There are 89 out of 169 SDG targets that have an environmental component – half of the agenda – which is exactly what is needed, he said. Environment shouldn’t be a goal off to the side that people could check off to say they had achieved it, but rather, it had to be part of the main goal.
“I think that was a very important innovation. If my business is also your business, then you are going to help me get what I need. For example, we had a joint bit of work together with the WHO called Healthy People, Healthy Planet.
"If you want your people to be healthy you cannot expect them to be healthy if they’re breathing polluted air. So part of your health policy had to be that, you clean up the air.
"But that’s on the environment side. That linkage, then, between what you might do as an environmental-type policy and the impact it has on humans is the motivating factor. We’re not doing it just because it’s an environmental factor: we’re doing it because if we don’t, humans cannot continue to exist on this planet into the future.”
This policy interlink is really a new concept, and, Harris admits, that can make it difficult to implement, but the promise and reward – a planet that is cleaner with resources that can provide for future generations – is huge.
The only future for humanity, then, is a sustainable one. But even though these goals might seem obviously beneficial, there are still some who prefer short-term gratification to long-term viability. And they’re usually politicians trying to make sure they remain relevant until the next election cycle.
“I get a little worried that it’s possible for people to go out there and contort the truth and deny the facts and the reality and still get elected. I find that really worrisome.”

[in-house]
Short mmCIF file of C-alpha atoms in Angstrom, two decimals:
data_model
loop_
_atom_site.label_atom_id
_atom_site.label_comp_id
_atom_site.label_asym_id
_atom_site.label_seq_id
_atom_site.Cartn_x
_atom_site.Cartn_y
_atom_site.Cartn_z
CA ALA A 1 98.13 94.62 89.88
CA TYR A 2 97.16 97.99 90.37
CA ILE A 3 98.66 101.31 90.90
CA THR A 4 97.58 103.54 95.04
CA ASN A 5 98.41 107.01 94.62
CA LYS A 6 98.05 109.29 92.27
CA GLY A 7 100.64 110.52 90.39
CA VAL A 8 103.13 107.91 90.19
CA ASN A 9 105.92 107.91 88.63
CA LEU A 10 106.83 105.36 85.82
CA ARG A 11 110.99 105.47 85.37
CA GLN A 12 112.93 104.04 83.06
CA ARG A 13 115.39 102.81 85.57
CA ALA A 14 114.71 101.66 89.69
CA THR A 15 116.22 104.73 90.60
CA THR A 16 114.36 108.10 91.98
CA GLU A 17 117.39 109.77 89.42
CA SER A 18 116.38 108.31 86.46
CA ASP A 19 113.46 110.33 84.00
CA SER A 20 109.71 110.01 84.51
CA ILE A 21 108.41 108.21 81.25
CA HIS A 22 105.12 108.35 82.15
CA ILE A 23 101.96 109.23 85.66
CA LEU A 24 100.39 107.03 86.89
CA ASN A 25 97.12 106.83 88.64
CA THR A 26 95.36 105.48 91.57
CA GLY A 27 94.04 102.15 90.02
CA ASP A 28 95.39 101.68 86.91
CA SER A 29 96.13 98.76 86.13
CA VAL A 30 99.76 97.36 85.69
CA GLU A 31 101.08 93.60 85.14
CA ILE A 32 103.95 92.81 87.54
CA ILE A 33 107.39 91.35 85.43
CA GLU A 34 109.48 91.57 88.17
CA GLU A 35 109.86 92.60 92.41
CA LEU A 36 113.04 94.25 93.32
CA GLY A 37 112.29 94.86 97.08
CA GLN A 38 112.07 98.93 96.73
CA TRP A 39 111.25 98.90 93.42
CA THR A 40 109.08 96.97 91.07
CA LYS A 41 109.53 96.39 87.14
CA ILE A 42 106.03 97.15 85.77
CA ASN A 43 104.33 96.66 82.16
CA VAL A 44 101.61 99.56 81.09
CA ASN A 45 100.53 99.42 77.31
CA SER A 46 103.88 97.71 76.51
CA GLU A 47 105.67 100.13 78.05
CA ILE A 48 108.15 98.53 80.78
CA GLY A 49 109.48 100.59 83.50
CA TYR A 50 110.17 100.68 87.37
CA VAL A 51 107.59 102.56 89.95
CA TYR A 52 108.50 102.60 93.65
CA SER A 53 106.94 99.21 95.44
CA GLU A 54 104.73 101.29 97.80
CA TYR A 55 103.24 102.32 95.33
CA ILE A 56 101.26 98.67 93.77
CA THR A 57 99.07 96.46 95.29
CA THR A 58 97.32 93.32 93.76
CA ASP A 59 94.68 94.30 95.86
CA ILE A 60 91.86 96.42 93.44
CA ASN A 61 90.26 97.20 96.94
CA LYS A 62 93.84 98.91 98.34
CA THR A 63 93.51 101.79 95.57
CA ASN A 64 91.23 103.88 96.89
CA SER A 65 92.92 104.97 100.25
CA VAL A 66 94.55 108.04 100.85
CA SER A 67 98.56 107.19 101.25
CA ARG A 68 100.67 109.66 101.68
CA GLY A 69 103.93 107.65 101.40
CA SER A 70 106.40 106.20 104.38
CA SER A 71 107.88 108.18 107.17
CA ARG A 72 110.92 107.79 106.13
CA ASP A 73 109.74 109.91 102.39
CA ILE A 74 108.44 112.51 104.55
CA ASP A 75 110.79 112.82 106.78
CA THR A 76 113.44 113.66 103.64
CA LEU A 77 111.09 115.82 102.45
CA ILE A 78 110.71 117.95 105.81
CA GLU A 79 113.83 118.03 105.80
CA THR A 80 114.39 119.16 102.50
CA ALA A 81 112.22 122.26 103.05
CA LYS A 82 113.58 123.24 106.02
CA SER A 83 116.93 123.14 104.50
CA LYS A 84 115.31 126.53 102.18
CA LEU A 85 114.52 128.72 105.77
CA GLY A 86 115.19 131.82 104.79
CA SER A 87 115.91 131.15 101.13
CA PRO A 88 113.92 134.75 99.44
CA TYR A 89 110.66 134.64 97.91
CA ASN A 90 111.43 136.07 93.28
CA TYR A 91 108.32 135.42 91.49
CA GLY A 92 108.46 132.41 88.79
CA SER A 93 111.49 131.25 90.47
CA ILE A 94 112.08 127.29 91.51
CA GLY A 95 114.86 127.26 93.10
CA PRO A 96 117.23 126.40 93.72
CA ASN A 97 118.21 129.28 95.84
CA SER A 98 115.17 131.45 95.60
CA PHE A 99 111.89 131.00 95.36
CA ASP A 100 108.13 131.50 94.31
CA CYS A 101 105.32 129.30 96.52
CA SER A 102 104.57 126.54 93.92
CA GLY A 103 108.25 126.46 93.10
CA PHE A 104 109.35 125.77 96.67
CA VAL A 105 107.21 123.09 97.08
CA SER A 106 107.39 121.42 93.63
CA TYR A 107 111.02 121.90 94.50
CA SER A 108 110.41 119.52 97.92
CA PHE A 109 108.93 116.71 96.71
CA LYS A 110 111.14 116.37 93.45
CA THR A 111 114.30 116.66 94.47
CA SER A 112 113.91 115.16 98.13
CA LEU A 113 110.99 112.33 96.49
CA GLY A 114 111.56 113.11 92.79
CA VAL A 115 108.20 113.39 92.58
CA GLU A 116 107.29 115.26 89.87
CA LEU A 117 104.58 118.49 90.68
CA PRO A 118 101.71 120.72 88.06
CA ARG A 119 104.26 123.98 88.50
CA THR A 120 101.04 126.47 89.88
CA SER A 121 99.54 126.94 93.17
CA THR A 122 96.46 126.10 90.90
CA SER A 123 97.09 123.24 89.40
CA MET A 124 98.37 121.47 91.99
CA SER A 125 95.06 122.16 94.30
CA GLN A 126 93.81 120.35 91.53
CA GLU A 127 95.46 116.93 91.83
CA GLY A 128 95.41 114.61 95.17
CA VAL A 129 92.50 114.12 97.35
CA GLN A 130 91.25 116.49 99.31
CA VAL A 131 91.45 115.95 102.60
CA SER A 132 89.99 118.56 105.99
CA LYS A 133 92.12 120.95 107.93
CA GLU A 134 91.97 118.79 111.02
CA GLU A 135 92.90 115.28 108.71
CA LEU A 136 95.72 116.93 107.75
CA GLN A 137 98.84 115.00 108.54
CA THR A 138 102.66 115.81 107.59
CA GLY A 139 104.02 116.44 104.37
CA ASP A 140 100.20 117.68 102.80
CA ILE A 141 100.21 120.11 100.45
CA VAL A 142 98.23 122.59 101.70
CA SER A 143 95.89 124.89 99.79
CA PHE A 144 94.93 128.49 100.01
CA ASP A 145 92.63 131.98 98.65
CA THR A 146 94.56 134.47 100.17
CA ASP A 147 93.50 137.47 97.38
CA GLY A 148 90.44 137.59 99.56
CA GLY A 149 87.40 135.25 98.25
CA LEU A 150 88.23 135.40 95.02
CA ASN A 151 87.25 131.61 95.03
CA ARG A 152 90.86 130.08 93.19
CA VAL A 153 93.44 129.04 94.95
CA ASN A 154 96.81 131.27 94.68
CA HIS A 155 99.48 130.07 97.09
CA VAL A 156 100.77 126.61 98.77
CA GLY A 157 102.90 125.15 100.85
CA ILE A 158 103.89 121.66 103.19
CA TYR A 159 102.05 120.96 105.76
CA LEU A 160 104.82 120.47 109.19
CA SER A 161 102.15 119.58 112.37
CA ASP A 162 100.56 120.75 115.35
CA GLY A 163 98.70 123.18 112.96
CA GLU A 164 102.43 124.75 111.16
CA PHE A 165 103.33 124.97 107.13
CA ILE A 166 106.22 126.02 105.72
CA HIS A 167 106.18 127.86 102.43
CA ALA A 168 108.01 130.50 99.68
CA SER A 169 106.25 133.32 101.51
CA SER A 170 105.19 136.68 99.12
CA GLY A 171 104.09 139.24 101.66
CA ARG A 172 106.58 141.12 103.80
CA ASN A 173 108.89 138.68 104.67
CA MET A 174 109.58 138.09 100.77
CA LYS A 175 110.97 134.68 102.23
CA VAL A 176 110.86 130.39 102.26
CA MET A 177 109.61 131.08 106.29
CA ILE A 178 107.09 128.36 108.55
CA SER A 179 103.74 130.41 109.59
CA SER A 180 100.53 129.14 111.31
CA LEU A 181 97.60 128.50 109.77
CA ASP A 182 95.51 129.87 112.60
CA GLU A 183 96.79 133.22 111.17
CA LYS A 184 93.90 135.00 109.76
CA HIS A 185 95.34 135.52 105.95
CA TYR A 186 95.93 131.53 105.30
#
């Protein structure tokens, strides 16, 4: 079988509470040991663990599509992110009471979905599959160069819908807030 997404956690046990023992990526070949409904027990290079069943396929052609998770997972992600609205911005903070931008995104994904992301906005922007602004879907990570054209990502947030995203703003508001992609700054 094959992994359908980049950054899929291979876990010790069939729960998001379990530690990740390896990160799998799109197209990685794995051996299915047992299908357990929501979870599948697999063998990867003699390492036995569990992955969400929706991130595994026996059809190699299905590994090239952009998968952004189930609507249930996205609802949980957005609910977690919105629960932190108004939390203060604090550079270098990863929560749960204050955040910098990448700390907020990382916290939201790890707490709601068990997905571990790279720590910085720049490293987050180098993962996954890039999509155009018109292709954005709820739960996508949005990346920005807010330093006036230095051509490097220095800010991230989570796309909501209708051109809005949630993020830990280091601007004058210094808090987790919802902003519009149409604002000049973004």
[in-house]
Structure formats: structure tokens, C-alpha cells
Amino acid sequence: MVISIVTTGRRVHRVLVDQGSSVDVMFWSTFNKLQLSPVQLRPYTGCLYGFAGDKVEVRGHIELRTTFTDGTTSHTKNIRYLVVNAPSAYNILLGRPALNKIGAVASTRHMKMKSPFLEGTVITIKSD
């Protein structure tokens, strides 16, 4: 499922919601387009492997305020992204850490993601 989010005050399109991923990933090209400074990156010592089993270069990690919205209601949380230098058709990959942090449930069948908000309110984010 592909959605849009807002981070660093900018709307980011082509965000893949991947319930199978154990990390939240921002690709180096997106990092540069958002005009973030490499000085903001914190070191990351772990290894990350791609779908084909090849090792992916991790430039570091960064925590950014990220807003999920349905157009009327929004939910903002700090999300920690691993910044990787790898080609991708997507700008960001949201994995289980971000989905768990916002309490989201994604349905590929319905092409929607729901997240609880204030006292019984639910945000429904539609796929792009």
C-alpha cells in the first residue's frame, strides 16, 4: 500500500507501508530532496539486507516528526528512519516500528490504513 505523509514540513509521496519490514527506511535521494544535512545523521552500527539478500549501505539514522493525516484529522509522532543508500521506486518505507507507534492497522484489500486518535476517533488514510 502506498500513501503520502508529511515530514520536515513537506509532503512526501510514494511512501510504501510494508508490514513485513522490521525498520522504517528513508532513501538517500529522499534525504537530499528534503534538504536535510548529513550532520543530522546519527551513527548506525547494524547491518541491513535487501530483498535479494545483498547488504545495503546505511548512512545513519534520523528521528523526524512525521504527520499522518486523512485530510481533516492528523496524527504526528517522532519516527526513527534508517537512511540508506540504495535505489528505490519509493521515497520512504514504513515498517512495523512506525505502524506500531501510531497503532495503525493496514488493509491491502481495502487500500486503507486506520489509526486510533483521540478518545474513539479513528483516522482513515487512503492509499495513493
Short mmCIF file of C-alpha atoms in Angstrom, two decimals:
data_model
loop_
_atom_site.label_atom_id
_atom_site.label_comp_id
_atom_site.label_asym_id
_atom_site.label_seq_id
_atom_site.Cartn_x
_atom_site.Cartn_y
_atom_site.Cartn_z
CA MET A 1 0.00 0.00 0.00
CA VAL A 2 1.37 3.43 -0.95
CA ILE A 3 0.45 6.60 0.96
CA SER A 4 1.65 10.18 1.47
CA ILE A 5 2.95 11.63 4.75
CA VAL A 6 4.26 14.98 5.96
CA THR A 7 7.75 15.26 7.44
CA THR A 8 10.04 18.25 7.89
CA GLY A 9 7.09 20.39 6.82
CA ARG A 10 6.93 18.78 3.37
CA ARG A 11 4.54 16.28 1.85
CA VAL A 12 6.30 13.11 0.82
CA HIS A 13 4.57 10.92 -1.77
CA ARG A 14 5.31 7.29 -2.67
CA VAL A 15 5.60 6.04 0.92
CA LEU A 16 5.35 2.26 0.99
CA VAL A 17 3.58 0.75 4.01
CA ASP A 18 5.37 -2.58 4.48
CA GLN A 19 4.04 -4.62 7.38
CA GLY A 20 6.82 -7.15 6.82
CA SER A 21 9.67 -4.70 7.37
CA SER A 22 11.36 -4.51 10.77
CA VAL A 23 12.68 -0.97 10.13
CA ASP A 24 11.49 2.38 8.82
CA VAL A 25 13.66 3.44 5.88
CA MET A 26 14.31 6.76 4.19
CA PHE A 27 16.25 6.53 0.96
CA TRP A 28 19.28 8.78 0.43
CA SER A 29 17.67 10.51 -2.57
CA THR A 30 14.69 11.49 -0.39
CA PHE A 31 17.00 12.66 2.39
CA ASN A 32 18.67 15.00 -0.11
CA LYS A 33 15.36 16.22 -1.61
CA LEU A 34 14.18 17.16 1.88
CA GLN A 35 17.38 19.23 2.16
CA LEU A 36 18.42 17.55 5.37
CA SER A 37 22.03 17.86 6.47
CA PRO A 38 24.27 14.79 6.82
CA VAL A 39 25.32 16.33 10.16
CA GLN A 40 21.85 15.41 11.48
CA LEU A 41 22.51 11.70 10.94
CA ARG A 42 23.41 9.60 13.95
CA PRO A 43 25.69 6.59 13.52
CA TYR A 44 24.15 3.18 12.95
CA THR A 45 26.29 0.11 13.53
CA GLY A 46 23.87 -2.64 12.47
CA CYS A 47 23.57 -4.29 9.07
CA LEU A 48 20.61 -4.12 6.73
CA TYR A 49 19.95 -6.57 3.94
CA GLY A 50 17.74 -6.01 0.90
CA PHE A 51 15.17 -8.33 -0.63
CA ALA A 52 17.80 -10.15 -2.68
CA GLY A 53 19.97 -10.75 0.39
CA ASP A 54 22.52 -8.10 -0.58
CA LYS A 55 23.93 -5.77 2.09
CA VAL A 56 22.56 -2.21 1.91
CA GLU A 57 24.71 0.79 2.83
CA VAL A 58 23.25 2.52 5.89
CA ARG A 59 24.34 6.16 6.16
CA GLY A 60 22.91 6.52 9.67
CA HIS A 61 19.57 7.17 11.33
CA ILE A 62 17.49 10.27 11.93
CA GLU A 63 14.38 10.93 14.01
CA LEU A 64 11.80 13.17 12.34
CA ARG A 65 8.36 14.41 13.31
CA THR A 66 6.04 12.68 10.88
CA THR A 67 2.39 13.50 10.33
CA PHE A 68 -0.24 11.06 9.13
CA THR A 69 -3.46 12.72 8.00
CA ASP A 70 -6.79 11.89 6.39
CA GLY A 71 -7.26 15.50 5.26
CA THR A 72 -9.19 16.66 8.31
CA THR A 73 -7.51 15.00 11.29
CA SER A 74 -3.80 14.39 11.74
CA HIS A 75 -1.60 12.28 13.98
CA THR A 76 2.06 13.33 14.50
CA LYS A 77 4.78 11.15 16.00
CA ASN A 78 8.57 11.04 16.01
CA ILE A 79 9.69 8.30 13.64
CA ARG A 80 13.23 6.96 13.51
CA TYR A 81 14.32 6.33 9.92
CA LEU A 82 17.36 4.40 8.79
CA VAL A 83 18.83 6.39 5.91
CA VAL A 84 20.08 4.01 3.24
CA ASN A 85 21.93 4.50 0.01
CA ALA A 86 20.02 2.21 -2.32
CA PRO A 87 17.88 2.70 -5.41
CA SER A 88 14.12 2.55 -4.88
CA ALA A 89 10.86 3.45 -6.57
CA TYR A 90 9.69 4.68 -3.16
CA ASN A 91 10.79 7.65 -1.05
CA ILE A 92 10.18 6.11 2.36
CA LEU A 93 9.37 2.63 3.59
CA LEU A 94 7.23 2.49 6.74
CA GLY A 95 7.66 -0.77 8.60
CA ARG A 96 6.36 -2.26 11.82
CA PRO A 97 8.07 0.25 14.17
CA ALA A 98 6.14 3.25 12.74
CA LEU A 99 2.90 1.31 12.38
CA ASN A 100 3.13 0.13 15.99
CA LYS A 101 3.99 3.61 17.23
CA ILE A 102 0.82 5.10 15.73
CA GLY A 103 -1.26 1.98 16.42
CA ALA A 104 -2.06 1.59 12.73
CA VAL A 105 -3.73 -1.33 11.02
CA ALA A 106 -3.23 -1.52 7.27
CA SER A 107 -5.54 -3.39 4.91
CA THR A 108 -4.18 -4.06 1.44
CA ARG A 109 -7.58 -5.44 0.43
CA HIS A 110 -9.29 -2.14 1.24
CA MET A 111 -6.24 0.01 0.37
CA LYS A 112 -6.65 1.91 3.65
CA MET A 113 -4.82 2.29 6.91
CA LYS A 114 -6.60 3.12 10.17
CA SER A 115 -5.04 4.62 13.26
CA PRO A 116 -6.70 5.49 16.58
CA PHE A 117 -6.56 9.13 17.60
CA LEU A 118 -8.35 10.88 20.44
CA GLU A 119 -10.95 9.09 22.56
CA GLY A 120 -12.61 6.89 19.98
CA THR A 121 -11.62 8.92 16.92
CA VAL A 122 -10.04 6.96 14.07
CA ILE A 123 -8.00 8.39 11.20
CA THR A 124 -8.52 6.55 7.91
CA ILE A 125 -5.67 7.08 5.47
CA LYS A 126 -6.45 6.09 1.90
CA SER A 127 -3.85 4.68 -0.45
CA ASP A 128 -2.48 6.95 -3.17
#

But then, there’s always hope, and sometimes it comes from unexpected sources.
On September 22, a coalition of commercial banks from around the world, representing over US$30 trillion in assets under management, came together at the UN to sign the Principles of Responsible Banking.
This, Harris said, sends a signal that they are committed to lending money in a way that advances the sustainable development agenda, in a way that can influence consumption and production. “Banks finance activity. Imagine if you want to buy a car. If that bank says it will lend you money, but you want to buy a gasoline car, you will have to pay a much higher interest rate on that loan than if you buy a hybrid or electric car, which will you choose?
"That makes a difference in the consumer’s choices and if they (are) asking you to take the more sustainable option and make it cheaper for you to do that, well then, that is going to change the world.”
That these banks based these principles on the SDGs is something that Harris finds “really cool.”
“I find that super-interesting, that commercial banks (and other businesses) can say, look, we can still make money doing things differently…We need now for governments to take heart when they see and (realise that they can) take some decisions that might seem to be dangerous politically and not easily as accepted. They might be surprised to find that people are aware.”
Carla Bridglal is Newsday’s associate business editor. She is one of four 2019 UN Dag Hammarskjöld Journalism Fellows. Over the next two months she will be reporting from the UN in New York.
For the full transcript of Business Day’s interview with Elliott Harris visit www.newsday.co.tt/business